Belonging beyond borders
Citizenship in a world beyond the nation-state
I want to write today about borders, and citizenship.
There is perhaps no more central question we must address in the context of building a world where everyone belongs. After all, as Gloria Anzaldúa explained:
Borders were set up… to distinguish us from them.
The question of borders for me is first and foremost an ethical question. But today it is also an existential question. The nation-state regime — and the international governance apparatus that has emerged around it — has proven incapable of addressing the major global challenges our time… the climate crisis chief among them. Whatever your perspective on the desirability of the current nation-state system, it’s difficult to deny this basic fact: our current systems of global governance are inadequate to the moment. Claire Vergerio frames the need:
At this moment of global crisis, we must imagine ways of organizing the world that do not involve either nation-states or organizations of nation-states.
It is that invitation to imagination I want to take up today.
TL;DR: Our global system of governance — and the nation-state model it is based on — is no longer fit for purpose. Any effort to imagine and create a new system of global governance must be based on the inalienable right to belong… which of necessity includes the freedom to move. I believe bioregionalism offers the most promising vision for a system of global governance; a promise that returns us into right relationship with land, and a pathway to heal from the trauma and violence of a bordered world.
Our global system is no longer fit for purpose
As I write, world “leaders” are gathering in Glasgow for COP26 to discuss the fate of the world in the context of the climate crisis. I say “leaders” in quotes, because in fact those who hold structural power in our current system are the primary barriers to the progress people are demanding. As is so often the case, our purported “leaders” are in fact reluctant followers at best. Then-16-year-old Greta Thunberg already said everything that needs to be said back at COP25 in 2019 (echoing then-14-year-old Severn Cullis-Suzuki at the Earth Summit in Rio de Janeiro — which launched the COP process — way back in 1992).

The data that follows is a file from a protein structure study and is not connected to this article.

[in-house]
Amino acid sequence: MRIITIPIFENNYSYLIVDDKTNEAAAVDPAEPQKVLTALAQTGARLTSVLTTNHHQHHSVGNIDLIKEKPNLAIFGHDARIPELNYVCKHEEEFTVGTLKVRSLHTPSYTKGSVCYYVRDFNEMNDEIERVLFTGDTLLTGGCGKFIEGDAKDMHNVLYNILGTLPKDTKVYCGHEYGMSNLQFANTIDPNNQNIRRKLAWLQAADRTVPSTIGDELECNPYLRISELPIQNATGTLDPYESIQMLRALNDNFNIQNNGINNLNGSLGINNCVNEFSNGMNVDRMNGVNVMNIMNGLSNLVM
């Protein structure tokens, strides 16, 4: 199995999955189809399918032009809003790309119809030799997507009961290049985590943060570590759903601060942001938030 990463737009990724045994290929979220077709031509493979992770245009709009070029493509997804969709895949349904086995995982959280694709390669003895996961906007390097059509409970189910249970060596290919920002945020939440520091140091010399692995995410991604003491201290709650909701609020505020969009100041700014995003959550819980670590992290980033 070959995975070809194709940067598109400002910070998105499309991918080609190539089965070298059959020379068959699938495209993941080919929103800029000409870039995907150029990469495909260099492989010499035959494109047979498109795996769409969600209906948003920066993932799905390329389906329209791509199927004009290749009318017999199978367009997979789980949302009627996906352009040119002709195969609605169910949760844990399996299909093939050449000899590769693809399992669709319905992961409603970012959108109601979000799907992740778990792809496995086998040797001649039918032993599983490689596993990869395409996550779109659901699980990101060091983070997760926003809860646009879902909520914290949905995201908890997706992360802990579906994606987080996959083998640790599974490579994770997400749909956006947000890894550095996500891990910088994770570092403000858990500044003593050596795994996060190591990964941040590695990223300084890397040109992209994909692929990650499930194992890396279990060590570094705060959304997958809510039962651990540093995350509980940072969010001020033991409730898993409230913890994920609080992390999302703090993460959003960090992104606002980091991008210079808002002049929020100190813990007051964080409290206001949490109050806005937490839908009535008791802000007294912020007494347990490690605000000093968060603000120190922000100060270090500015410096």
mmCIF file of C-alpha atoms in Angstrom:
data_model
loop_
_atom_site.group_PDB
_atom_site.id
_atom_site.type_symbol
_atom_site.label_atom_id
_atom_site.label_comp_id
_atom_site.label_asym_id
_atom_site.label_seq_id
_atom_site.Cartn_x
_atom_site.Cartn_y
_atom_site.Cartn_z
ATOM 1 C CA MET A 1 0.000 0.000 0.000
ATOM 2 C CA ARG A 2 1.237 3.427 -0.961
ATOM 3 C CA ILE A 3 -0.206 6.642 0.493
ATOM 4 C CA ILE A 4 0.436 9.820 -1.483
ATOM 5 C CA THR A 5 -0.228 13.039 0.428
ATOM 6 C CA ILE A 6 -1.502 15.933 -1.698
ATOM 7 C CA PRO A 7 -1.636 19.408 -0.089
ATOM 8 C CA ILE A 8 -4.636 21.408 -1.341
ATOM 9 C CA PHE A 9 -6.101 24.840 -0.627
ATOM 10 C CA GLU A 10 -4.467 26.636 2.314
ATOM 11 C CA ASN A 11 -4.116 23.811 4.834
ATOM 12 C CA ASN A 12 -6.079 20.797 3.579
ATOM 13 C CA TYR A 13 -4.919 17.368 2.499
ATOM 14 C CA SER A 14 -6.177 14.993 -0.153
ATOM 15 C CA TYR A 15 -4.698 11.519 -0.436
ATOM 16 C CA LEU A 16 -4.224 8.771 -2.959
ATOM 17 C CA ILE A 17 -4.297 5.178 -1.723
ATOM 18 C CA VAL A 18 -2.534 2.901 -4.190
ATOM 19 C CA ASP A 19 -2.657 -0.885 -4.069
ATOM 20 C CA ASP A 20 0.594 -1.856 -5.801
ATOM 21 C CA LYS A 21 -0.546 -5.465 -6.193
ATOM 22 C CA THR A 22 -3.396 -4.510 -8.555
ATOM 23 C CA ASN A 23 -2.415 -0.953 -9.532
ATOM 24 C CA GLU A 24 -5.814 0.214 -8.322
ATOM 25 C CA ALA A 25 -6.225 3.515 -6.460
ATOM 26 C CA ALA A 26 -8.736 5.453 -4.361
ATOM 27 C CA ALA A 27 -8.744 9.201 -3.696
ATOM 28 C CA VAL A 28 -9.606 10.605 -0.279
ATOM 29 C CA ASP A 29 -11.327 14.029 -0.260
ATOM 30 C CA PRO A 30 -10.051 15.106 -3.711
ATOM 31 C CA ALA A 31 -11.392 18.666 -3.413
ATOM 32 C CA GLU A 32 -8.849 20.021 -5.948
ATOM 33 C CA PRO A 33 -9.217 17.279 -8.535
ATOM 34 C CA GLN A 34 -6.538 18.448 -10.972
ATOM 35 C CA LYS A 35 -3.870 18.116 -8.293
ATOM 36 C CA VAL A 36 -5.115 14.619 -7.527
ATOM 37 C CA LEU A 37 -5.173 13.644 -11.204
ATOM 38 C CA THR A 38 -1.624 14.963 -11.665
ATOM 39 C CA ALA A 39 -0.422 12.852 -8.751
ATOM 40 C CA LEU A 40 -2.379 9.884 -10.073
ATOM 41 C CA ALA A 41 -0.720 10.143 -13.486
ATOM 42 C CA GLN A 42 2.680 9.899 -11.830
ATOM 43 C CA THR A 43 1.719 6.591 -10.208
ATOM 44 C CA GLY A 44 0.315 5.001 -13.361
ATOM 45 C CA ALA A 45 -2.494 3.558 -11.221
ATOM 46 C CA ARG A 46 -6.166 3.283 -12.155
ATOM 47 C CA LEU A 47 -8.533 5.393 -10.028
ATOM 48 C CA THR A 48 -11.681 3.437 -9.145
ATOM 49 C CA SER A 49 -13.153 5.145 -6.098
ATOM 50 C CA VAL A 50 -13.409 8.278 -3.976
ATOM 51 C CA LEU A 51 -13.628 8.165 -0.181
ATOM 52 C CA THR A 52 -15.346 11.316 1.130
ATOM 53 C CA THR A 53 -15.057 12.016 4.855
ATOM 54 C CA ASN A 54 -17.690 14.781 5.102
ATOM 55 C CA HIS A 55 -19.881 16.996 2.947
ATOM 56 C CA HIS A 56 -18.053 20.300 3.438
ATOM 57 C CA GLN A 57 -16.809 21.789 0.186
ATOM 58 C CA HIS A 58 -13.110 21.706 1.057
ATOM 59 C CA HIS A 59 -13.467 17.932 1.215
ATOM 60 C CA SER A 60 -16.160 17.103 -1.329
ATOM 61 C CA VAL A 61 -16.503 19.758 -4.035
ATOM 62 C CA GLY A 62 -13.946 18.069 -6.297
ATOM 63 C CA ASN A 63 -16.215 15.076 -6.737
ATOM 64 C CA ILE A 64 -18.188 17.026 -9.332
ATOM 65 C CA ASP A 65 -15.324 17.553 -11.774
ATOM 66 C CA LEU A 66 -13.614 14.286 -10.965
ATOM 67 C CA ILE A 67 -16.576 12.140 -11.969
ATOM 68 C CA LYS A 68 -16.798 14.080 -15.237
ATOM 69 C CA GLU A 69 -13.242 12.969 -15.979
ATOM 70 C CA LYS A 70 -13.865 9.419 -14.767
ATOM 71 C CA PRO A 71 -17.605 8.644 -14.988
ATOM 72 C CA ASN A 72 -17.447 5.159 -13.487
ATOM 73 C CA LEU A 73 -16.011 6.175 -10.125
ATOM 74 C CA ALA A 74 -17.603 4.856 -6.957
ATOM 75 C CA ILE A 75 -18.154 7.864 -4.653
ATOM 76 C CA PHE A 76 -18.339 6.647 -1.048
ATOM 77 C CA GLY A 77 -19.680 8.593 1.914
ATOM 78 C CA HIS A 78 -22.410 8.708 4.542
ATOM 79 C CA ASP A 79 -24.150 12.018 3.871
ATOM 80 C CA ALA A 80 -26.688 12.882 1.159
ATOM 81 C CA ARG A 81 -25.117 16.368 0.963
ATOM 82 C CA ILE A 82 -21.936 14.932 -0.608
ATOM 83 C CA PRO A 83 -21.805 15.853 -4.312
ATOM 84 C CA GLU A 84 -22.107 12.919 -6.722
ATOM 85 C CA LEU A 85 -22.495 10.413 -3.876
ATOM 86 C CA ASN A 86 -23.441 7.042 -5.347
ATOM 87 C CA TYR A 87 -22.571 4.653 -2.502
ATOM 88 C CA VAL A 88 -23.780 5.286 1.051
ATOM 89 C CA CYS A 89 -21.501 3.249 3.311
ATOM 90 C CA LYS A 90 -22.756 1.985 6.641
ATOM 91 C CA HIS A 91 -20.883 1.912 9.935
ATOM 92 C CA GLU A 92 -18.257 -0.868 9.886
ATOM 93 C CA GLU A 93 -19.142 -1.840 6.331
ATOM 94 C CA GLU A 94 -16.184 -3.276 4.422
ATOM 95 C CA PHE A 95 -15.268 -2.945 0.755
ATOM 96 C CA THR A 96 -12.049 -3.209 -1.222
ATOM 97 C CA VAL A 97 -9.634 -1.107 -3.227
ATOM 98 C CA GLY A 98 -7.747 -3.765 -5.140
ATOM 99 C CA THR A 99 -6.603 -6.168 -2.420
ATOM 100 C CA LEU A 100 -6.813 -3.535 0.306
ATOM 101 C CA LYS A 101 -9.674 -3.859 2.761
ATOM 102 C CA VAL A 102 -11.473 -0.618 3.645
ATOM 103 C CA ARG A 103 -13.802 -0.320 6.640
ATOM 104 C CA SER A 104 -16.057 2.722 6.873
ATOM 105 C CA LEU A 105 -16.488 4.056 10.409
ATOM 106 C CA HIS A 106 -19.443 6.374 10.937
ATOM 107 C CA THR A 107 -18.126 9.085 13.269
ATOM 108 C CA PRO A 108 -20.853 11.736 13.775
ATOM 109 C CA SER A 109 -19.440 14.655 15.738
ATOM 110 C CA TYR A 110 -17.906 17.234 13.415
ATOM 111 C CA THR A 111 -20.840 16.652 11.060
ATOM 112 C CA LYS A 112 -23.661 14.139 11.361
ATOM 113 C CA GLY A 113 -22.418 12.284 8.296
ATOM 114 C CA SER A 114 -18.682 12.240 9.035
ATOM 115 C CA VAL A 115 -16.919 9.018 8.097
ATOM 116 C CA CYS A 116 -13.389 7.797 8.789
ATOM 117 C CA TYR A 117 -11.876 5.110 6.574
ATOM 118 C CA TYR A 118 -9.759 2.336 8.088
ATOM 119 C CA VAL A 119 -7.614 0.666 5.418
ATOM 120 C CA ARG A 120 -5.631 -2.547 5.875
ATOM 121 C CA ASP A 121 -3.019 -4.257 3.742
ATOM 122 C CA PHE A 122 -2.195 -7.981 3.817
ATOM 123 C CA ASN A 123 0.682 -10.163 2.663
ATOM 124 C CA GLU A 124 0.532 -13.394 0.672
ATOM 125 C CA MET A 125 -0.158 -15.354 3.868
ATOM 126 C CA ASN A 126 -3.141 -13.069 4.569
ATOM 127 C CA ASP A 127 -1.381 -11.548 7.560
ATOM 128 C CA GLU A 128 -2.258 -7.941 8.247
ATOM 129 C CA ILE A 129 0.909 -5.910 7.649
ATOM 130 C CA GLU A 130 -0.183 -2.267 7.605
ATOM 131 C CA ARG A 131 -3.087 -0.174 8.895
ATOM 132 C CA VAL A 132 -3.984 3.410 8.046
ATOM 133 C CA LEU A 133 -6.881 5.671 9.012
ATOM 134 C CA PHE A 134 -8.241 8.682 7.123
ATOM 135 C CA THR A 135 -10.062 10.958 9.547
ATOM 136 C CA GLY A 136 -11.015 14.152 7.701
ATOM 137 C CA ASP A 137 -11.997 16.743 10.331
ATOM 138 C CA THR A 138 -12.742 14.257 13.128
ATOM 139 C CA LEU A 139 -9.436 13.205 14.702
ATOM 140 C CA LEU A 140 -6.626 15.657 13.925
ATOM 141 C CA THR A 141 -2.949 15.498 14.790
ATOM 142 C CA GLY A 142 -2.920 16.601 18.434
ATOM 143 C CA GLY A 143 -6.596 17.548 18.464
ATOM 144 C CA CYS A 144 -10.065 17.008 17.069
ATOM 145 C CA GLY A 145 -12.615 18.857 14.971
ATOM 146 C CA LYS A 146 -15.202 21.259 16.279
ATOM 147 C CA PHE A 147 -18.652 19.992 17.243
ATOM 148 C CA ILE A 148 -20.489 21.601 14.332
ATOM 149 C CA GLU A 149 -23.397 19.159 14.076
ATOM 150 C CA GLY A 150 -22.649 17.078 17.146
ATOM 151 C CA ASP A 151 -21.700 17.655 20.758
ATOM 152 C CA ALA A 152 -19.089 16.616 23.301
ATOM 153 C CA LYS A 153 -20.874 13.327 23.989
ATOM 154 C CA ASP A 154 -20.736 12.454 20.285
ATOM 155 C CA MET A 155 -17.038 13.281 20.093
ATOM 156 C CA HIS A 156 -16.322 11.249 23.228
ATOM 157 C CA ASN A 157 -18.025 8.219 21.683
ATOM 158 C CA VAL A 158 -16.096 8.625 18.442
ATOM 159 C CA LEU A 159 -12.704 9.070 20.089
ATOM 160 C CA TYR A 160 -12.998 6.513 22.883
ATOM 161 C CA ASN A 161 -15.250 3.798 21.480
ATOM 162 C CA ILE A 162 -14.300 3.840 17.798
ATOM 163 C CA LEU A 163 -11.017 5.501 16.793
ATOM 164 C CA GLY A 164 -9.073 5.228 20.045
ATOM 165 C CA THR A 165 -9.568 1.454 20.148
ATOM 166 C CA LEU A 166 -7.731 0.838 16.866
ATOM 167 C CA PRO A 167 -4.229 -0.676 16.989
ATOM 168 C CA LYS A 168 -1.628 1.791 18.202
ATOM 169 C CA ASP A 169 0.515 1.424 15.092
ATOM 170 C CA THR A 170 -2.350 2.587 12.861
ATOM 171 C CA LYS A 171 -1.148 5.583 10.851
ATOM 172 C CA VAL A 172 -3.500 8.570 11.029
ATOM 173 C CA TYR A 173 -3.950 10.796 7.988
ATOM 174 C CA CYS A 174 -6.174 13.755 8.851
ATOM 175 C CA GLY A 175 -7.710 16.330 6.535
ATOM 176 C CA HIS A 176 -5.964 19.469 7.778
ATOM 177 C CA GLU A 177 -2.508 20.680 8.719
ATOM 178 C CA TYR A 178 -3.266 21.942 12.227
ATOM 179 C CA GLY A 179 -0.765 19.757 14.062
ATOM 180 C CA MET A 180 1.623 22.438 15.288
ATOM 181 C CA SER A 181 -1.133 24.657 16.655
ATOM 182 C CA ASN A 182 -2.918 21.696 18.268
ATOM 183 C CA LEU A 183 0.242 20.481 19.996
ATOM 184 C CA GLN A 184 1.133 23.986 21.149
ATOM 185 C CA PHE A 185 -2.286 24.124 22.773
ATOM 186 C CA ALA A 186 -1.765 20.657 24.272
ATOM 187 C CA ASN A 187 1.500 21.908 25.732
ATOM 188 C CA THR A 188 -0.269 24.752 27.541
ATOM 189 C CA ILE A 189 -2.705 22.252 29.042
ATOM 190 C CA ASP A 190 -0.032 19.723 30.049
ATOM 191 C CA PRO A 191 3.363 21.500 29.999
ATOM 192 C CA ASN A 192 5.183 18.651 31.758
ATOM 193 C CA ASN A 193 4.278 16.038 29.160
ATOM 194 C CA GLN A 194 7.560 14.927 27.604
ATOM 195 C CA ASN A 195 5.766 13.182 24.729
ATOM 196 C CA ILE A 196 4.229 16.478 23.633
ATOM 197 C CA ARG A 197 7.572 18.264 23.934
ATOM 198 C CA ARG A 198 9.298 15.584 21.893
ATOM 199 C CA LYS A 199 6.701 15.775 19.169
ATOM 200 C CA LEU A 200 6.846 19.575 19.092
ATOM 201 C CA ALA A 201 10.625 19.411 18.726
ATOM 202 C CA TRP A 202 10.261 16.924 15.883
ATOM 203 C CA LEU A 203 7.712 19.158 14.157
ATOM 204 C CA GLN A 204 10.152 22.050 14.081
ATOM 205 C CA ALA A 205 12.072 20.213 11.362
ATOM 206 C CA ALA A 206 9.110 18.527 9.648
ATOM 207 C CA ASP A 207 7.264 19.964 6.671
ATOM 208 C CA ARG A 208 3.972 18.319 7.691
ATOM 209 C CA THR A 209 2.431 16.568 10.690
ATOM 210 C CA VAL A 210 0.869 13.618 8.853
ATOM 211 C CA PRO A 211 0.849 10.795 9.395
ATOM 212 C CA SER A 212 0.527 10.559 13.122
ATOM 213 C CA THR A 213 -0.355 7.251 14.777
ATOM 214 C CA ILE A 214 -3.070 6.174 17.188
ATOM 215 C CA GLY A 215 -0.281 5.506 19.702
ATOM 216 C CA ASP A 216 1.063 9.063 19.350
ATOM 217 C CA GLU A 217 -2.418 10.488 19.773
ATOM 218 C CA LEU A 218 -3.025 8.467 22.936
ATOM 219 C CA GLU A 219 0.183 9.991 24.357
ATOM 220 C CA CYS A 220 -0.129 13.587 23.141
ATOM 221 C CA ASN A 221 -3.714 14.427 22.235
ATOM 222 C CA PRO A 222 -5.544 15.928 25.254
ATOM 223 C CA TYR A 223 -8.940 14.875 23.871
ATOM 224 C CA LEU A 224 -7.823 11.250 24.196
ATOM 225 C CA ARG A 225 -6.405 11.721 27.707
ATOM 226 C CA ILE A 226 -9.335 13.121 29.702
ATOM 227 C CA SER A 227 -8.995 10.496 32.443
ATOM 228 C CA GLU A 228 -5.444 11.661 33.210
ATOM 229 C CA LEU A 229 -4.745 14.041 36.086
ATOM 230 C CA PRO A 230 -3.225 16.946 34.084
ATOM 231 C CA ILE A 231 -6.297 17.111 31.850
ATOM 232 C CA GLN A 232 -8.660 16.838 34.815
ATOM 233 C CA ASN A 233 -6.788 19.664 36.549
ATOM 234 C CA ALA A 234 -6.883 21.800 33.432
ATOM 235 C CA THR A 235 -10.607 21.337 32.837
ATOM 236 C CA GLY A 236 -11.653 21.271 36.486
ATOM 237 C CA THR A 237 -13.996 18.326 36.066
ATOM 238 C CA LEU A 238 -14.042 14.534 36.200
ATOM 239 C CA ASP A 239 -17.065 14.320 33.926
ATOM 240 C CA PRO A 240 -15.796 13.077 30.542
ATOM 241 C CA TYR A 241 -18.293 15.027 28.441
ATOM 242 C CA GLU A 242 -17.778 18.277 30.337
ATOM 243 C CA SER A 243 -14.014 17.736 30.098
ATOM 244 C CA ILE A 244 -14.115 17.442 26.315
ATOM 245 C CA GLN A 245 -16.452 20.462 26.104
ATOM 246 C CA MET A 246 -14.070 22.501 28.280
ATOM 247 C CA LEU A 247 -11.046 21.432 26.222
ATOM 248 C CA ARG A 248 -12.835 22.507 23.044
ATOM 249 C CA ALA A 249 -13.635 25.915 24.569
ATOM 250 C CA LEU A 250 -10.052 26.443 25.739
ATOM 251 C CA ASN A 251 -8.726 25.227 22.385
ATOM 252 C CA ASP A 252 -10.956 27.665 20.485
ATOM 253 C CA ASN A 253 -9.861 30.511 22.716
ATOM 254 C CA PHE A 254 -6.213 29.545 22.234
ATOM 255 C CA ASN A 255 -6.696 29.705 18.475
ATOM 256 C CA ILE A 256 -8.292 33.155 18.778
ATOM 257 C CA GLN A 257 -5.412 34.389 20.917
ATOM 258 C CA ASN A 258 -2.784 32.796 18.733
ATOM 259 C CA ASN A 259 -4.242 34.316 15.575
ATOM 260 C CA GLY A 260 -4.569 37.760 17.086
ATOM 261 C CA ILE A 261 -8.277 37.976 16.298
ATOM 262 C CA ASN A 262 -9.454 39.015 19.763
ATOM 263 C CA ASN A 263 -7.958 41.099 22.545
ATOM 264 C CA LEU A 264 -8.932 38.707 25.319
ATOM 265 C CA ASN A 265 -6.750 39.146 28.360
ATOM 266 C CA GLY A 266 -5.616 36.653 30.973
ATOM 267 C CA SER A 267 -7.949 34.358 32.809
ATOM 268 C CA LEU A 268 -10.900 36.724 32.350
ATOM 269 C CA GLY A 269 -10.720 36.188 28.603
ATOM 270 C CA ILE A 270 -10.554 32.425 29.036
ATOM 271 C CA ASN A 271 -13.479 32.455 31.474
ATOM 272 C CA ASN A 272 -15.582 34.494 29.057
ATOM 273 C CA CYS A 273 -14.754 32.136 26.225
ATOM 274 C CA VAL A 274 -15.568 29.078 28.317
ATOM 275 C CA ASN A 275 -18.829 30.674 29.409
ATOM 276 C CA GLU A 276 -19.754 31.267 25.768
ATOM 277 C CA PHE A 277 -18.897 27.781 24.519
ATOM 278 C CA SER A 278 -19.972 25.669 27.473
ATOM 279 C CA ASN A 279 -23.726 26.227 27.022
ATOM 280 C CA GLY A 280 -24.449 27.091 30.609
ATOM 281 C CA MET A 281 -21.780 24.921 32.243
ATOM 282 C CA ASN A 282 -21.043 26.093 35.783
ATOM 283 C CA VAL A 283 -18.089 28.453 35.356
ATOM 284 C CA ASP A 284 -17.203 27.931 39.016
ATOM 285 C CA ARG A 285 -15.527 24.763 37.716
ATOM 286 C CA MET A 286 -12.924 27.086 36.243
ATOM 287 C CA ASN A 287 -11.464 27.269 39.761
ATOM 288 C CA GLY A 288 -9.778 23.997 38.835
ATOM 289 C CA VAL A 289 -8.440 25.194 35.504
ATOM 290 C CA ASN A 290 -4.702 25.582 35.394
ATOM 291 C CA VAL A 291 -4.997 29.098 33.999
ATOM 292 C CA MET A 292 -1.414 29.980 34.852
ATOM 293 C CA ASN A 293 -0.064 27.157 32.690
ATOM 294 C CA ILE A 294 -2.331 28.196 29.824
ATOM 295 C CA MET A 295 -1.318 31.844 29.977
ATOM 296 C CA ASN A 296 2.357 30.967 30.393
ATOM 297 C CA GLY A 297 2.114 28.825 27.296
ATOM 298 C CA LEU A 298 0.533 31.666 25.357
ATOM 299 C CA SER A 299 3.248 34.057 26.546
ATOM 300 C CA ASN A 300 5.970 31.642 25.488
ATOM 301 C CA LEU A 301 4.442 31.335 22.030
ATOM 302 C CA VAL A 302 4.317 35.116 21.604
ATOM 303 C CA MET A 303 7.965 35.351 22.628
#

I see our failure to meaningfully address the climate crisis as, among other things, a testament to the obsolescence of the nation-state regime. Recognizing how hard it may be to imagine an alternative in a system designed deliberately to atrophy our imaginations, Rana Dasgupta flips the script in this phenomenal essay:
It will be objected, inevitably, that any alternative to the nation-state system is a utopian impossibility… the real delusion is the belief that things can carry on as they are.
He goes on to contend — persuasively, in my view:
The most momentous development of our era is the waning of the nation state… The nation-state system is already in a crisis from which it does not currently possess the capacity to extricate itself…
For increasing numbers of people, our nations and the system of which they are a part now appear unable to offer a plausible, viable future.
So what might a viable future look like? I recently wrote elsewhere about the “3 Horizons” framework for thinking about systems transformation:
My own learning journey has led me to the unavoidable conclusion that our current system no longer serves; I won’t invest much energy in critiquing the status quo here. If you are still skeptical, I strongly recommend Dasgupta’s essay and the work of Harsha Walia as good entry points. Instead — as with all my writing — I want to turn my attention to the third horizon, to the future I long for. For two reasons: to invite others to do the same (co-creation is the only sustainable form of creation), and to invite all of us into the work of building bridges (horizon 2) to get from here to there.
Finding a place to land: the battle of belonging
Regardless of your perspective on the viability of the nation-state regime writ large, everyone seems to agree that the current system of migration and border controls is not working. French philosopher Bruno Latour explains that it is precisely this intersection between migration and its exacerbation by the climate crisis that is increasingly driving our politics: